Behind the Cosmic Veil: Proba-3’s Pioneering Solar Eclipse Technology

Proba-3's Pair of Satellites

Proba-3’s pair of satellites will be in a highly elliptical orbit around Earth, performing formation flying maneuvers as well as scientific studies of the solar corona. The occulter satellite will have solar panels on its Sun-facing side. Credit: ESA – P. Carril, 2013

ESA’s Proba-3 mission features two satellites working in tandem to observe the Sun’s atmosphere like never before. Launching in September, this mission uses innovative technology to reduce light diffraction, enhancing solar observation capabilities. Scientists will test Proba-3’s instruments during an upcoming solar eclipse.

Through exquisite, millimeter-scale, formation flying, the dual satellites making up ESA’s Proba-3 will accomplish what was previously a space mission impossible: cast a precisely held shadow from one platform to the other, in the process blocking out the fiery Sun to observe its ghostly surrounding atmosphere on a prolonged basis.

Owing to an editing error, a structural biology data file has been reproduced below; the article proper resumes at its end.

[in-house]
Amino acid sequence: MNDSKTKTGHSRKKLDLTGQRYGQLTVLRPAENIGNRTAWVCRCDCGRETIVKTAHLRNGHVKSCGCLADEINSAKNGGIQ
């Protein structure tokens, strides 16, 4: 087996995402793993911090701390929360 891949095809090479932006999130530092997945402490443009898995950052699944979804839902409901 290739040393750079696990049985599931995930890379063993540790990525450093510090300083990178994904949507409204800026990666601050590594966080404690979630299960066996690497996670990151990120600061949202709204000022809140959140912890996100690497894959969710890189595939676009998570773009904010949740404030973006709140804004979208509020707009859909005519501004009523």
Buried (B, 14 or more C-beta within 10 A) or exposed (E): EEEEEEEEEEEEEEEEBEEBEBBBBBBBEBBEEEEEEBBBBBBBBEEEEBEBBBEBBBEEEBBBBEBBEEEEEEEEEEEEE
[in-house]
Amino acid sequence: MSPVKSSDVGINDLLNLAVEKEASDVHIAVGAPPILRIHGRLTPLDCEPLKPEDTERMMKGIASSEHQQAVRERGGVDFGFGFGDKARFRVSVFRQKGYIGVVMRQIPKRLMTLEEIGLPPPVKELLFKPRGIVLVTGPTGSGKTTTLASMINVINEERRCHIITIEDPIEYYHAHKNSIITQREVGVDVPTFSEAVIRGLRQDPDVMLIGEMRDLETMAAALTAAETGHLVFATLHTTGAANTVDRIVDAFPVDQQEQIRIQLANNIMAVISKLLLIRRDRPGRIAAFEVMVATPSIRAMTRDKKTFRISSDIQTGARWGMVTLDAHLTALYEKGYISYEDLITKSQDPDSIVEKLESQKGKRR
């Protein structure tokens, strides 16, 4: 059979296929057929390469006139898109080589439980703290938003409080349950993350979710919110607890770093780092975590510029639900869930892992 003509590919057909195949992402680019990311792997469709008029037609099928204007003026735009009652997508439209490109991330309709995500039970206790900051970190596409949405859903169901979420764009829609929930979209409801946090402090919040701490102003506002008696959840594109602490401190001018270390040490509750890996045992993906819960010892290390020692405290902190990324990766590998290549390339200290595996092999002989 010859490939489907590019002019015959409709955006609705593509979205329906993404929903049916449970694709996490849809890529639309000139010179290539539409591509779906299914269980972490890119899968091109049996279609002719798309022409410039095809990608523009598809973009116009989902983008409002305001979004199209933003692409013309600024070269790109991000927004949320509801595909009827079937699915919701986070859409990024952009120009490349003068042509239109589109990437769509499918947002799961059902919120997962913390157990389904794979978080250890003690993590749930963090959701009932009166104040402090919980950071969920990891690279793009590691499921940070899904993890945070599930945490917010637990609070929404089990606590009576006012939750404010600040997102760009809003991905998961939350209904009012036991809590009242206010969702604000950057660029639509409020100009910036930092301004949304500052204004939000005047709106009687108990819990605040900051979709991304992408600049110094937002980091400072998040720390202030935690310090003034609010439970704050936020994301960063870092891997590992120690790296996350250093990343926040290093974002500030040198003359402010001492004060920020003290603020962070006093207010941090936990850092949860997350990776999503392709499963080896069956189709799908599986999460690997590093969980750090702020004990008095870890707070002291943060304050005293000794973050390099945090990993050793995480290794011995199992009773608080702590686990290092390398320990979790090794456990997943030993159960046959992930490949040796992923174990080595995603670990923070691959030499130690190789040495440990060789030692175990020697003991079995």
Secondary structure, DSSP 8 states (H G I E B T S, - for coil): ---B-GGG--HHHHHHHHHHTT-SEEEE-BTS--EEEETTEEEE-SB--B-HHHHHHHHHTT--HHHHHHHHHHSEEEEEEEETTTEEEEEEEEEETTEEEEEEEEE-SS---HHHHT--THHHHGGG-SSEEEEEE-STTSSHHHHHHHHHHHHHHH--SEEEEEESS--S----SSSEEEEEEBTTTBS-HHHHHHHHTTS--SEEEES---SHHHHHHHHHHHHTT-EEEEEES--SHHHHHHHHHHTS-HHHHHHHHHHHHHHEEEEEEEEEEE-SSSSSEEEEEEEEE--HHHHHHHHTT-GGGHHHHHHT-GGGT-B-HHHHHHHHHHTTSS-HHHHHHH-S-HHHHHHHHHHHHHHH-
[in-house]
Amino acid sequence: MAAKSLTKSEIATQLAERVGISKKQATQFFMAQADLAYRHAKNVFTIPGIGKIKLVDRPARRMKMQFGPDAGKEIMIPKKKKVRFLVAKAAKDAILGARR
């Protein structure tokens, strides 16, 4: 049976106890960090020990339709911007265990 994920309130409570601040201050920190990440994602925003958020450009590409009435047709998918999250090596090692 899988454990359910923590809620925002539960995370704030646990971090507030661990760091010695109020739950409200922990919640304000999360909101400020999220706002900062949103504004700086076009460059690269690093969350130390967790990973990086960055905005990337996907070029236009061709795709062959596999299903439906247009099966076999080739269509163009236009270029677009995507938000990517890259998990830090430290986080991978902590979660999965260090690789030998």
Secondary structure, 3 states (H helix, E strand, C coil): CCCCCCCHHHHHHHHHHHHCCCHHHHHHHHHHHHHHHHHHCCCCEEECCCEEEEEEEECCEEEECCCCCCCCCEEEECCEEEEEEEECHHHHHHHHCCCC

Proba-3 Scientists View Occulter Spacecraft

Members of Proba-3’s Science Working Group paid a visit to the actual satellites at Redwire near Antwerp in November 2023. Credit: ESA-J. Versluys

Proba-3: Pre-Launch Preparations

Ahead of the Proba-3 pair launching together later this year, the scientists who will make use of Proba-3 observations were able to see the satellites with their own eyes. Members of this team will test hardware developed for the mission during an actual terrestrial solar eclipse over Northern America next April.

The two satellites are currently undergoing final integration in the premises of Redwire near Antwerp in Belgium. They were paid a visit by the Proba-3 Science Working Team, a 45-strong group of solar physicists coming from all across Europe and the wider world.

Proba-3 Satellites